Leading up to my first GA as Financial Advisor

     The good health of the Financial Advisor’s position manifests itself in clear delineation of the tasks to be done, and, most important, a Board educated to those tasks. I found the Board members knew what I was supposed to do: they were quick to remind me if I didn’t seem to be doing it and they were prepared to listen to my recommendations on financial matters. They were reasonably loving about my occupational needs to be in the minority, sometimes by myself, and to be the perpetual semi-professional pessimist, looking on the dark side of things for those risks, those fiscal exposures which would eat away at our institutional strength.

     I had heard a lot and wondered some about the conflict which certain UUs perceived between the Financial Advisor as critic and consultant on fiscal and related matters, and the same person as UUA Trustee. I believed the Financial Advisor had to be a full-fledged working member of the Board, participating fully in its deliberative and decision making process, and must be bound and accountable in recorded votes, as well as responsible in the legal sense as a fiduciary for the Association, as are all other Trustees. When I voted, I could not escape the bias my financial and legal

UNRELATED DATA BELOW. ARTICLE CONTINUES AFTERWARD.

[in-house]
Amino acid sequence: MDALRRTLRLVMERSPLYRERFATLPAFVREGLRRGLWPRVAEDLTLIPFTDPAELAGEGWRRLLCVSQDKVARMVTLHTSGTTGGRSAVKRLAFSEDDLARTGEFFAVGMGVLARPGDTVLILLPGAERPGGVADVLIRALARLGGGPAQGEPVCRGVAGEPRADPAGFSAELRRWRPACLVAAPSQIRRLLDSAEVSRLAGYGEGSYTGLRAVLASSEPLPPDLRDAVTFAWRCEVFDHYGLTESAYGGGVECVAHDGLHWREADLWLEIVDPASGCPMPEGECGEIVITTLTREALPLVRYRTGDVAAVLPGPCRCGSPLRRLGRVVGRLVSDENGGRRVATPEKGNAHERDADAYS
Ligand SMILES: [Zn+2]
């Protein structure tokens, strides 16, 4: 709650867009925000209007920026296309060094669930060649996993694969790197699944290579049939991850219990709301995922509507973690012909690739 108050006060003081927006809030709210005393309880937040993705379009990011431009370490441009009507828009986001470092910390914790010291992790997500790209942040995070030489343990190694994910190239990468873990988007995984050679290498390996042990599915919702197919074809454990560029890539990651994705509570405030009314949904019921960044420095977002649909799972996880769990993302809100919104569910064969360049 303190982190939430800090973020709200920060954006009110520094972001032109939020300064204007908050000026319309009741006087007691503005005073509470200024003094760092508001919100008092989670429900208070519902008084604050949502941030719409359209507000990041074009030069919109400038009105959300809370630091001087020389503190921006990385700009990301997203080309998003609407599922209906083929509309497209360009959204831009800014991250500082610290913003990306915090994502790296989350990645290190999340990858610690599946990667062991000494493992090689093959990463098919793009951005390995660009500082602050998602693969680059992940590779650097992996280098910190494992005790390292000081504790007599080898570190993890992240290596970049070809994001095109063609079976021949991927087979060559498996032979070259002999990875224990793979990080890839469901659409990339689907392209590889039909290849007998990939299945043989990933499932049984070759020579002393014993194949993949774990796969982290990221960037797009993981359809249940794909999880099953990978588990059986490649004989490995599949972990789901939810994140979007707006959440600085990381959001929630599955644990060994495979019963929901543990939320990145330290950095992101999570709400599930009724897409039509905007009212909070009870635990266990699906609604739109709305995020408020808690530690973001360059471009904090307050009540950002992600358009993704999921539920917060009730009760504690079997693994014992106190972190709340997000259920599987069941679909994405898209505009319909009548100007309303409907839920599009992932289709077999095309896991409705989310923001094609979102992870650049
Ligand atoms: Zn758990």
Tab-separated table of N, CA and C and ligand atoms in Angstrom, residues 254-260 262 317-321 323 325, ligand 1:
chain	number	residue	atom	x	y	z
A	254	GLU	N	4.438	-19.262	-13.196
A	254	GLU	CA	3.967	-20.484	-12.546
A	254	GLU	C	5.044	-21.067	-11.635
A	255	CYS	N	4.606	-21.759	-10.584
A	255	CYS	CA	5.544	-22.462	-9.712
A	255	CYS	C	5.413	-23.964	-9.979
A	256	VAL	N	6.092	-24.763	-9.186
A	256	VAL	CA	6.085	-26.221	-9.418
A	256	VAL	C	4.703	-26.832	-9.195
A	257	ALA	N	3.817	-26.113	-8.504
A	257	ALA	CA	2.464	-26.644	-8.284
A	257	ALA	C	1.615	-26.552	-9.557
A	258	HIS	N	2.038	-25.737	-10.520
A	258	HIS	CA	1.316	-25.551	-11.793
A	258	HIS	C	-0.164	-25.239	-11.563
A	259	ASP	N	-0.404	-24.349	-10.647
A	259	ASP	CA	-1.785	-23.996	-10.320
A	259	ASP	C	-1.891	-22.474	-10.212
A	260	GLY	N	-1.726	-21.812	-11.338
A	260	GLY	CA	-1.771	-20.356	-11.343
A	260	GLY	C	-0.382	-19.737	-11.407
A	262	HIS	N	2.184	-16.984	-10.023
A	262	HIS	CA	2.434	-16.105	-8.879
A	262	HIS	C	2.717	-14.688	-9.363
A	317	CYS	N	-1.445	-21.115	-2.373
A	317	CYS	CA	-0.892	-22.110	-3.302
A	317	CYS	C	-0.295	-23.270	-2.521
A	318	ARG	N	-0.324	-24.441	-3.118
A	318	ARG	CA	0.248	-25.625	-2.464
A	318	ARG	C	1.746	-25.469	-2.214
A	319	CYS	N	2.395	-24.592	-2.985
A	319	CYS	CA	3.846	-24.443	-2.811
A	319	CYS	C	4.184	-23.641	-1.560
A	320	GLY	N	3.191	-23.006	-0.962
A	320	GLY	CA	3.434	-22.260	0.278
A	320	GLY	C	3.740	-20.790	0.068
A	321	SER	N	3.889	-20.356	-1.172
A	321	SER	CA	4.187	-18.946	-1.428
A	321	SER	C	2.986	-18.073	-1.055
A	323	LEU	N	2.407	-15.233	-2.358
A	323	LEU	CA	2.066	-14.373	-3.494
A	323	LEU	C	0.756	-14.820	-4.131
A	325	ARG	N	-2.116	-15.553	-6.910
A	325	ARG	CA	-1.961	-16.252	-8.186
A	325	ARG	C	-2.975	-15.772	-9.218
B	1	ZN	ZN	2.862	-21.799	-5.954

background gave me any more than could the other Trustees escape from their personal and professional backgrounds as educators, ministers, business people, social scientists, etc. Only once can I recall an instance in which I voted on a matter from under my Financial Advisor’s hat, knowing I would have voted the other way elected as a district or at-large Trustee. I hoped to be able to deal with this concern in a responsible fashion; I knew I could count on others to tell me if they believed I was not.

     My first report to the General Assembly was made in Brunswick, Maine, in 1982. The year had been one rich with new experiences and new “issues.” (We no longer used the word “problem, ” perhaps because problems can be solved but issues are ongoing and can be discussed forever!) I couldn’t fail to notice how many people left the plenary hall when my report started: note to self, not everybody loves finances the way you do.

     I began with a summary of the operating results, in which I reported that in the 1980-81 fiscal year, our Association remained within the framework of the balanced budget previously adopted, and the Annual Fund surpassed its objective. It was expected that the same accomplishments would characterize the 1981-82 year. However, I felt it necessary to commend to the General Assembly’s attention the sharp rate of increase in our budget levels over the last five years which indicated a budget increasing from $2.7 million to $4.0 million through 1983-84. It was time to look at how we were funding these increases.

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